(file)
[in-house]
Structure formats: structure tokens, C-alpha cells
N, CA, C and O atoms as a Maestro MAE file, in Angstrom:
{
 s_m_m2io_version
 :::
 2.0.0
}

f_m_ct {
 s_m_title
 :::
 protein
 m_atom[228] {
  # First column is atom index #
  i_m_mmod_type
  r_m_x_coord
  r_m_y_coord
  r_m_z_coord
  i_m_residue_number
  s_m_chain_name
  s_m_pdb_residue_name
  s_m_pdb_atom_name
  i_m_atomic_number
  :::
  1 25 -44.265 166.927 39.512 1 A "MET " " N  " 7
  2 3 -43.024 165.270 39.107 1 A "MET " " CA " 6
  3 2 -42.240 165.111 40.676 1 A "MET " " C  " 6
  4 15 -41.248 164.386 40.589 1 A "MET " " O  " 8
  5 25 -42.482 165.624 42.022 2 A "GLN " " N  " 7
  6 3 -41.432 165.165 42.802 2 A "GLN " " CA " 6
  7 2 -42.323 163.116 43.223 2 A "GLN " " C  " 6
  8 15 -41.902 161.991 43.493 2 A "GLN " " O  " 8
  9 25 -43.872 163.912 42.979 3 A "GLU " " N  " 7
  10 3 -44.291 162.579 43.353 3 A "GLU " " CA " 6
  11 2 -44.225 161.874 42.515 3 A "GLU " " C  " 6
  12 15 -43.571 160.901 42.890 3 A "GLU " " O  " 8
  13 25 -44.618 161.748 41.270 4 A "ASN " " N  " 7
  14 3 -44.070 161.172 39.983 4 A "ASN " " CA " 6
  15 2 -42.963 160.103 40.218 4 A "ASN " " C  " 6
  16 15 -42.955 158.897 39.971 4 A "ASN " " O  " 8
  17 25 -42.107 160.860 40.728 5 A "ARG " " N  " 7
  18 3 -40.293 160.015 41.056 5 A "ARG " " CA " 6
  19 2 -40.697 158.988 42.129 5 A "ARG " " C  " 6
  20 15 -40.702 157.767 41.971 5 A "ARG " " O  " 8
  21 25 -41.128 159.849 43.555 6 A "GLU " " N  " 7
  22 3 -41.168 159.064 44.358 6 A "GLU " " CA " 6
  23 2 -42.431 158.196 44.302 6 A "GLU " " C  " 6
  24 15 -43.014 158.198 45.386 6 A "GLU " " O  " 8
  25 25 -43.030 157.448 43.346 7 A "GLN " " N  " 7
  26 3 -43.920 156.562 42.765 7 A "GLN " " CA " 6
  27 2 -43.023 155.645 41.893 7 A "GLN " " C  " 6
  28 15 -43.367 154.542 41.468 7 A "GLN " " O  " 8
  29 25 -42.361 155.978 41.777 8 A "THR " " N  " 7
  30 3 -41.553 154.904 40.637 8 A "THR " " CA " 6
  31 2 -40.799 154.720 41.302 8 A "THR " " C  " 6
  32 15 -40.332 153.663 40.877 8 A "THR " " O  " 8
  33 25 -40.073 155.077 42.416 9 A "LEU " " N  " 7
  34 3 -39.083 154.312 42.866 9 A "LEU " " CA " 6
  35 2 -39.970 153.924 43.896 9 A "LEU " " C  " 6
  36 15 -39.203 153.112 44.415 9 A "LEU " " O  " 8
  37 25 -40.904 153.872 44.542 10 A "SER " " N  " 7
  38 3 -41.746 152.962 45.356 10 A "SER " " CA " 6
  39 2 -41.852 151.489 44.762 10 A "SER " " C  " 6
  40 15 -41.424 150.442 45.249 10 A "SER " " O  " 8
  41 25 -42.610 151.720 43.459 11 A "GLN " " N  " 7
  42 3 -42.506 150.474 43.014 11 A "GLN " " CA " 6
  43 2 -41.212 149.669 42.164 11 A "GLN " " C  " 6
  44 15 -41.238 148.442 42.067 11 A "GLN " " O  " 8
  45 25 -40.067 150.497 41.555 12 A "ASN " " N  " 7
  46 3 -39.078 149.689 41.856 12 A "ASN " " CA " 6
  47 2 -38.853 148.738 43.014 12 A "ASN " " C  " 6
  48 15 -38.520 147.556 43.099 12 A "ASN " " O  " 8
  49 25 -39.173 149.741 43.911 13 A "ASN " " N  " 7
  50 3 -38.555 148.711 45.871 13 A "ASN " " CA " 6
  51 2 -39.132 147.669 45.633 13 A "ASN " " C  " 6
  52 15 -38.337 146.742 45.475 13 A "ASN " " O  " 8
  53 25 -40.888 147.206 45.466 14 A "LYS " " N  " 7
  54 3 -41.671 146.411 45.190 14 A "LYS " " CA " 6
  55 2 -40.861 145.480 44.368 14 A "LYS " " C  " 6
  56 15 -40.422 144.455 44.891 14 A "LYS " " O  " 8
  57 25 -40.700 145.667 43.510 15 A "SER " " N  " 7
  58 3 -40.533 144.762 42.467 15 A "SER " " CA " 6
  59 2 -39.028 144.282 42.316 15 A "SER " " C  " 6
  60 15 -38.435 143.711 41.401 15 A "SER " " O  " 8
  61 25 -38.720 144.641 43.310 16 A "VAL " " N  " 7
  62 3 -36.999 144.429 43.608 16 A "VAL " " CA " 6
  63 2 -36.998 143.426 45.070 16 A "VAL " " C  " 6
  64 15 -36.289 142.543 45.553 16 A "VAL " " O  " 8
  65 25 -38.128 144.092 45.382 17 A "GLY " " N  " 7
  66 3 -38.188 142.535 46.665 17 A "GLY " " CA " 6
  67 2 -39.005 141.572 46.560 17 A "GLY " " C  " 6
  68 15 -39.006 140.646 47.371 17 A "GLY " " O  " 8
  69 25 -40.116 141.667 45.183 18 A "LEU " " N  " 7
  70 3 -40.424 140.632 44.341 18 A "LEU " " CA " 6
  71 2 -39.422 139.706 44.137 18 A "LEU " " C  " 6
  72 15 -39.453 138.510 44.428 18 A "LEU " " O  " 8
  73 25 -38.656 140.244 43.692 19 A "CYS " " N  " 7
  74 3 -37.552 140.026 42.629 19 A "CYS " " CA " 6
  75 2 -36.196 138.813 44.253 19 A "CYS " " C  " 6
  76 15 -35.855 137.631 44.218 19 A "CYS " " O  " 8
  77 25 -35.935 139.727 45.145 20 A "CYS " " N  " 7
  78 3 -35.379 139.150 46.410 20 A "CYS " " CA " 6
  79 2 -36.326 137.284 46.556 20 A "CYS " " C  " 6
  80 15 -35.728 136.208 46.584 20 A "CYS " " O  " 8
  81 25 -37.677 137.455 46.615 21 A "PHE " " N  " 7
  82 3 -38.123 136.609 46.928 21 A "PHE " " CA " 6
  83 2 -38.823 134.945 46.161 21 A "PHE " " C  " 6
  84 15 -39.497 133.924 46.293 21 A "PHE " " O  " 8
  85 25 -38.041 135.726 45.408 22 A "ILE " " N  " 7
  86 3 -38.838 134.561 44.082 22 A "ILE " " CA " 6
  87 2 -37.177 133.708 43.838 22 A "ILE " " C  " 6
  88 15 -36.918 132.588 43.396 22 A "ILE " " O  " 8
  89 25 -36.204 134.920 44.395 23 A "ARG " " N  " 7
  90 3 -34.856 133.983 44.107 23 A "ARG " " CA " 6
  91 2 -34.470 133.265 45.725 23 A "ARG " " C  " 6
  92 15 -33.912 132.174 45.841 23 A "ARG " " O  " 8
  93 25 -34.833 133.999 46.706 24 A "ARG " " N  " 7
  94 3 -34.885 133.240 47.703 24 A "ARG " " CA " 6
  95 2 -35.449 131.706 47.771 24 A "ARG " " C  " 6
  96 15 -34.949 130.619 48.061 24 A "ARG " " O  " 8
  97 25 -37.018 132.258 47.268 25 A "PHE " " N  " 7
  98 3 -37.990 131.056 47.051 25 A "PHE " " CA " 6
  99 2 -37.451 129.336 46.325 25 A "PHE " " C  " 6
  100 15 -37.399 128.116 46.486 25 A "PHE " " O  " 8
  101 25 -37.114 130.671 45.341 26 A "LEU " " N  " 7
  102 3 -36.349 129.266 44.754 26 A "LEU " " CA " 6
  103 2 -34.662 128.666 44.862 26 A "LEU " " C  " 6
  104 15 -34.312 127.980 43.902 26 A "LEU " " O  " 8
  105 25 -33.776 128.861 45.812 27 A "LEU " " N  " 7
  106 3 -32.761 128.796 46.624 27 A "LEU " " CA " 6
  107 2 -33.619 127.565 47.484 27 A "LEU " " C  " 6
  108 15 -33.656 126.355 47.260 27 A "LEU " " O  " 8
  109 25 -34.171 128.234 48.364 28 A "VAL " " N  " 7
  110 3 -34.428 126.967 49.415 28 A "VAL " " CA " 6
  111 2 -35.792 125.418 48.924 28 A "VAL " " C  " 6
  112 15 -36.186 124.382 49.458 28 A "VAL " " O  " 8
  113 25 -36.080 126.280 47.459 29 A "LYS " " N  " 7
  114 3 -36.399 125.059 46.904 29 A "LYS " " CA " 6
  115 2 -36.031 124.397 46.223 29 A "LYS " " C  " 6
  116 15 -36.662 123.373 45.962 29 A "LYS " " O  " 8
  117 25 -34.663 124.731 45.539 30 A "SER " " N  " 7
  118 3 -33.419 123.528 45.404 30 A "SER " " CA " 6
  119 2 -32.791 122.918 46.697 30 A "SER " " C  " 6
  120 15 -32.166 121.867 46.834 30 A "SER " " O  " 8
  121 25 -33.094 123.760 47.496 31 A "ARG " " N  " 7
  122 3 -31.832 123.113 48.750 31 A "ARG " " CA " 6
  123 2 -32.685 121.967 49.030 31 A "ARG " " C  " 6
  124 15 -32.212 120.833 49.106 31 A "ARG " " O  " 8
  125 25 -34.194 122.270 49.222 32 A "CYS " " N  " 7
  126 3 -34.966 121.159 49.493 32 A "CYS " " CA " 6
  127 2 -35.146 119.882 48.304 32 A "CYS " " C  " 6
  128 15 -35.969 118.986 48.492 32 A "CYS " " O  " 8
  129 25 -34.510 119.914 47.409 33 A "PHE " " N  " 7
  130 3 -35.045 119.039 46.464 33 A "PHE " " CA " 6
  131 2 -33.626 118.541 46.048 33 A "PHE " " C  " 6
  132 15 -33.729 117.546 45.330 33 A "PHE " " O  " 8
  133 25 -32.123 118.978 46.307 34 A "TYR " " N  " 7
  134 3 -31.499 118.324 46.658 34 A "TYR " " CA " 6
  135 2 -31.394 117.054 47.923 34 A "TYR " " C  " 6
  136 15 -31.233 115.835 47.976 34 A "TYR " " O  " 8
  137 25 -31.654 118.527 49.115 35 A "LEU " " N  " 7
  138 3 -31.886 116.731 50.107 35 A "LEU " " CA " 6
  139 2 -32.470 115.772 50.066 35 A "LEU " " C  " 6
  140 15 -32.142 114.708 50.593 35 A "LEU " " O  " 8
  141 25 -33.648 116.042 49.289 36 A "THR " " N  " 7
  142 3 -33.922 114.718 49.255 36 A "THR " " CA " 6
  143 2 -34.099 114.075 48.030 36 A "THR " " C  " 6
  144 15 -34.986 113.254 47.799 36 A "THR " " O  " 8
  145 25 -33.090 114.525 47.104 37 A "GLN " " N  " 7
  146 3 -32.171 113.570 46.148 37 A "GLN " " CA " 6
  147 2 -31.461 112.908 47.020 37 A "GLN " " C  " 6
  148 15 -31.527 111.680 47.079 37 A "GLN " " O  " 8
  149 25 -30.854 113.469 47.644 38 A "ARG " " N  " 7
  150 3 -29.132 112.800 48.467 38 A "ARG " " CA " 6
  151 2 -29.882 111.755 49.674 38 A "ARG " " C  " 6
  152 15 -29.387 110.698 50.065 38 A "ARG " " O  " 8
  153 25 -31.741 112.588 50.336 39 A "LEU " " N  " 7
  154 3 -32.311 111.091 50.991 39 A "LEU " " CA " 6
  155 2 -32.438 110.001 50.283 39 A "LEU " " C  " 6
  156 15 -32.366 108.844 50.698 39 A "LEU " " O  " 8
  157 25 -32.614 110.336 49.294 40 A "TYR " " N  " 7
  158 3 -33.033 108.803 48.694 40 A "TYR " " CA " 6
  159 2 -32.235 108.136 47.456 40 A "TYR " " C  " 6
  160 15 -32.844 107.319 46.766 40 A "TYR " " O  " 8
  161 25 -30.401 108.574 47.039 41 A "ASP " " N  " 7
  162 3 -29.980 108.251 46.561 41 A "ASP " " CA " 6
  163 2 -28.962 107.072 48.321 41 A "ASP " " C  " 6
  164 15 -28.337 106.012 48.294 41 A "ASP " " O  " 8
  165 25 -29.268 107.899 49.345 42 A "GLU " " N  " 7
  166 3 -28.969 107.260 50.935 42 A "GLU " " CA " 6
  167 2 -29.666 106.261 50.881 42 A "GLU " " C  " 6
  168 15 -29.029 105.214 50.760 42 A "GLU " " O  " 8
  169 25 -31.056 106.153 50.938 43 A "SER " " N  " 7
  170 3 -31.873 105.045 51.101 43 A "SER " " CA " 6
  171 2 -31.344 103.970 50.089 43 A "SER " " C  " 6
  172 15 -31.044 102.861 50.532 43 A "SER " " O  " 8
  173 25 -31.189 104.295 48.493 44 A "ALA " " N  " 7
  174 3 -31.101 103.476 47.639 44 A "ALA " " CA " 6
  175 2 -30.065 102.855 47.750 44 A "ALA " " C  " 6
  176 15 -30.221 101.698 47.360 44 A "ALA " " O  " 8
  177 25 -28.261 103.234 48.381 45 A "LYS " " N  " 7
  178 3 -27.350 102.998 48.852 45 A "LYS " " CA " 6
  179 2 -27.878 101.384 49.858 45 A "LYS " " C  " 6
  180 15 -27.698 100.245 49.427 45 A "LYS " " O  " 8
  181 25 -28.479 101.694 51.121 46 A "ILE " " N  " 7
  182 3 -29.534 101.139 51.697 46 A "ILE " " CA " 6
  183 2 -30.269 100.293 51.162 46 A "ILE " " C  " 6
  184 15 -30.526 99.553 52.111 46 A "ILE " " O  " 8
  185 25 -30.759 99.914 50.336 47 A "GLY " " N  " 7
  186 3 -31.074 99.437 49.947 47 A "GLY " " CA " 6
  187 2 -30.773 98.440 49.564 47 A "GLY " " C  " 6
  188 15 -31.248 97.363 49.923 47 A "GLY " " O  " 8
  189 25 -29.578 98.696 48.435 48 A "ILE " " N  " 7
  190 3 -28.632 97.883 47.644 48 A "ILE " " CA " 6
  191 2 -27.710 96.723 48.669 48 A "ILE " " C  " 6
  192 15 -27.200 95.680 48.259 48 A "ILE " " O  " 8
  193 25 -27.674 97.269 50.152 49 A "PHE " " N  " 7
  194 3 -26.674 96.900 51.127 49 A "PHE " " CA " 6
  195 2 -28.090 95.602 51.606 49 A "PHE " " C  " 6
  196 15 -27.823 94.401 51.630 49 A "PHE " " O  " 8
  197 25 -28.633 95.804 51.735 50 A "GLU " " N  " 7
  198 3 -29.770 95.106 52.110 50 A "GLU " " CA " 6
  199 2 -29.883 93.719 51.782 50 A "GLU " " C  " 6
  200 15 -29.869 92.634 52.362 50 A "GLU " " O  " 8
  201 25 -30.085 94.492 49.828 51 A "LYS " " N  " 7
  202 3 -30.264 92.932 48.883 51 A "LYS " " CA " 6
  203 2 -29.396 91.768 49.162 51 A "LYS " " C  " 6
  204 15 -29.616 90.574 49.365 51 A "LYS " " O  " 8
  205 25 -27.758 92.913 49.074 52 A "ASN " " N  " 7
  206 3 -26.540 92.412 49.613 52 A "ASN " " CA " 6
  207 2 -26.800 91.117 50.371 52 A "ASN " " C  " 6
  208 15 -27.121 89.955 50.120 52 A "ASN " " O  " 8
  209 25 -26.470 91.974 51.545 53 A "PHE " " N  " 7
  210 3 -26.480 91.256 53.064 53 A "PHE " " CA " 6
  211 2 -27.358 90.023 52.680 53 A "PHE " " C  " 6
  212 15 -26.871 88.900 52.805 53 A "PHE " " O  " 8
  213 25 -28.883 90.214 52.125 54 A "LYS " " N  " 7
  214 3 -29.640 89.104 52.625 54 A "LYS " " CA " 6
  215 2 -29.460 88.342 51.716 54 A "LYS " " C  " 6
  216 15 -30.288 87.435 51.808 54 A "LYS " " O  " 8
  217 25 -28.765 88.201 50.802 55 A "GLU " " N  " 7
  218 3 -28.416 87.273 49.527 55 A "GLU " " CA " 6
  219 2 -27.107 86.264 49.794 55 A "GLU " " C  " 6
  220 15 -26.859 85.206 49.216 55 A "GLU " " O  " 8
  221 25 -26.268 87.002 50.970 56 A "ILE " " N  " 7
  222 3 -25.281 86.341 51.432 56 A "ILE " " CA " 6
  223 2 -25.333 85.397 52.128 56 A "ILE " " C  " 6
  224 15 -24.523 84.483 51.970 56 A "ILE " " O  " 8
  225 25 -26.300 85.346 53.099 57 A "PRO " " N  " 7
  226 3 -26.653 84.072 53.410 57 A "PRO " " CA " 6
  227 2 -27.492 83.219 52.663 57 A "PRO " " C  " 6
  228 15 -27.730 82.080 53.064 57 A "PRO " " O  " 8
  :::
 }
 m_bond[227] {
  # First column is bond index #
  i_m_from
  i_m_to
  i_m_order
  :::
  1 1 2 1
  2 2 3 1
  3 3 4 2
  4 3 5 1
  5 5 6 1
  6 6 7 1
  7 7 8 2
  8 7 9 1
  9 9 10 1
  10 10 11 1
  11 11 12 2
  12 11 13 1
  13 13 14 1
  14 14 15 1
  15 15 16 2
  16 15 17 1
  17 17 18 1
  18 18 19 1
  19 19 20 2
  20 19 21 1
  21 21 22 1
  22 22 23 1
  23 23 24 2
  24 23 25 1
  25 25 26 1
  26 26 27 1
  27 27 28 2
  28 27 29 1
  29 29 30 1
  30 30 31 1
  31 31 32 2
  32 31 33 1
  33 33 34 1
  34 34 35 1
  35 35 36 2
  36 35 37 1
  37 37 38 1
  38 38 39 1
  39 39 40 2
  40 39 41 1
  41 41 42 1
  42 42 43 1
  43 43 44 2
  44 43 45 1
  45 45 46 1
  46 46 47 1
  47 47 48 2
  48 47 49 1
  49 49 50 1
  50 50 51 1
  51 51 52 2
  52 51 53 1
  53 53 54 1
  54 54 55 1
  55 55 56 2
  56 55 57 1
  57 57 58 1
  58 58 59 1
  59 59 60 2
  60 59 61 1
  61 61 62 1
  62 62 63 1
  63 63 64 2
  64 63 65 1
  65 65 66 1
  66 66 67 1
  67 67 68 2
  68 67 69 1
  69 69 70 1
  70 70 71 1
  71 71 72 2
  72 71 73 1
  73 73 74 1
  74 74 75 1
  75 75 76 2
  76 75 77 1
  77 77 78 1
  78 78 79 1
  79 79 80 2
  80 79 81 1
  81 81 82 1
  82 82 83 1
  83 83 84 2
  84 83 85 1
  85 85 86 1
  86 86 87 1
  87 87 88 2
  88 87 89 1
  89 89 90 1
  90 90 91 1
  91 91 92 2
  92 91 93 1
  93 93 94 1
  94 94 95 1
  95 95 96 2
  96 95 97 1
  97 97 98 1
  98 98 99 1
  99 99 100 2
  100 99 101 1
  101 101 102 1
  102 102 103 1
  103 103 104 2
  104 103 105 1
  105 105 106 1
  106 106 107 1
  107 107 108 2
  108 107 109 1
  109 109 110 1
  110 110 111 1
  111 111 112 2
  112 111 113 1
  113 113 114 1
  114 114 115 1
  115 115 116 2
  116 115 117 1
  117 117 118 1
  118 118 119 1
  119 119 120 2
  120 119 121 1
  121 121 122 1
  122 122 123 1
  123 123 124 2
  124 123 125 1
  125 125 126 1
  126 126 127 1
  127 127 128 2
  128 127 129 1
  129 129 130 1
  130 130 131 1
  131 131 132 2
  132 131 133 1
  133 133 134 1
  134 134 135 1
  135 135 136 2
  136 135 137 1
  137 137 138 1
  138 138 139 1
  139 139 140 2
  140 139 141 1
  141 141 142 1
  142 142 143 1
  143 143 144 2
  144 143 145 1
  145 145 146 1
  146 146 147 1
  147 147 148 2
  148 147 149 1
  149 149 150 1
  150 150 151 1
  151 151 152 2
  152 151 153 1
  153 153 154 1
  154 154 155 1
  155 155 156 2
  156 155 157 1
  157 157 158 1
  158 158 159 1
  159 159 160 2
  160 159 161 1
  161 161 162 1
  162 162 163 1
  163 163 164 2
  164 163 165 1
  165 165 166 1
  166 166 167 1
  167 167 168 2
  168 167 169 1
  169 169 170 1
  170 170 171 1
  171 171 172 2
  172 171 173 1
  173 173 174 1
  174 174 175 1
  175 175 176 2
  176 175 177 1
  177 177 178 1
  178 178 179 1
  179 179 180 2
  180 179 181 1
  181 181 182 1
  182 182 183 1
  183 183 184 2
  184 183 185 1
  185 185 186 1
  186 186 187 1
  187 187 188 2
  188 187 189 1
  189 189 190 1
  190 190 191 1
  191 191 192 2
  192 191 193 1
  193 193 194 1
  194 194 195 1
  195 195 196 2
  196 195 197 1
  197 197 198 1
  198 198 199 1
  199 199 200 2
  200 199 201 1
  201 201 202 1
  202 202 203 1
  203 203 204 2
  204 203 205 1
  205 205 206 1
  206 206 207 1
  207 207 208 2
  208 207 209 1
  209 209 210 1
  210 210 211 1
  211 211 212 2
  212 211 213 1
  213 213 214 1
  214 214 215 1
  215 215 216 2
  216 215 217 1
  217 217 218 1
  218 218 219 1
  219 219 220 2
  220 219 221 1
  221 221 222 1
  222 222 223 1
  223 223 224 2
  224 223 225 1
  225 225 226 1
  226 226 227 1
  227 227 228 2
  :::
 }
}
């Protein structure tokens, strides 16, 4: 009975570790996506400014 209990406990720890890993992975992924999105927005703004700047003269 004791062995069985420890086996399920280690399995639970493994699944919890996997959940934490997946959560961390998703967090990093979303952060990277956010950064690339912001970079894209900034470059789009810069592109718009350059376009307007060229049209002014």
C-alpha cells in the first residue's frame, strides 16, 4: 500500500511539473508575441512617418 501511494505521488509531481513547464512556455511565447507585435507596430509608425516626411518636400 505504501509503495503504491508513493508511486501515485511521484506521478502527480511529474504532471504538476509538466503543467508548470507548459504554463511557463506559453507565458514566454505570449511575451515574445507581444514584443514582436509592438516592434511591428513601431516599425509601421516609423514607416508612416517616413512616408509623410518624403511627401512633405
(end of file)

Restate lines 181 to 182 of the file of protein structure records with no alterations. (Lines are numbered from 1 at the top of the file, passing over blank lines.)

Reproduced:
  157 25 -32.614 110.336 49.294 40 A "TYR " " N  " 7
  158 3 -33.033 108.803 48.694 40 A "TYR " " CA " 6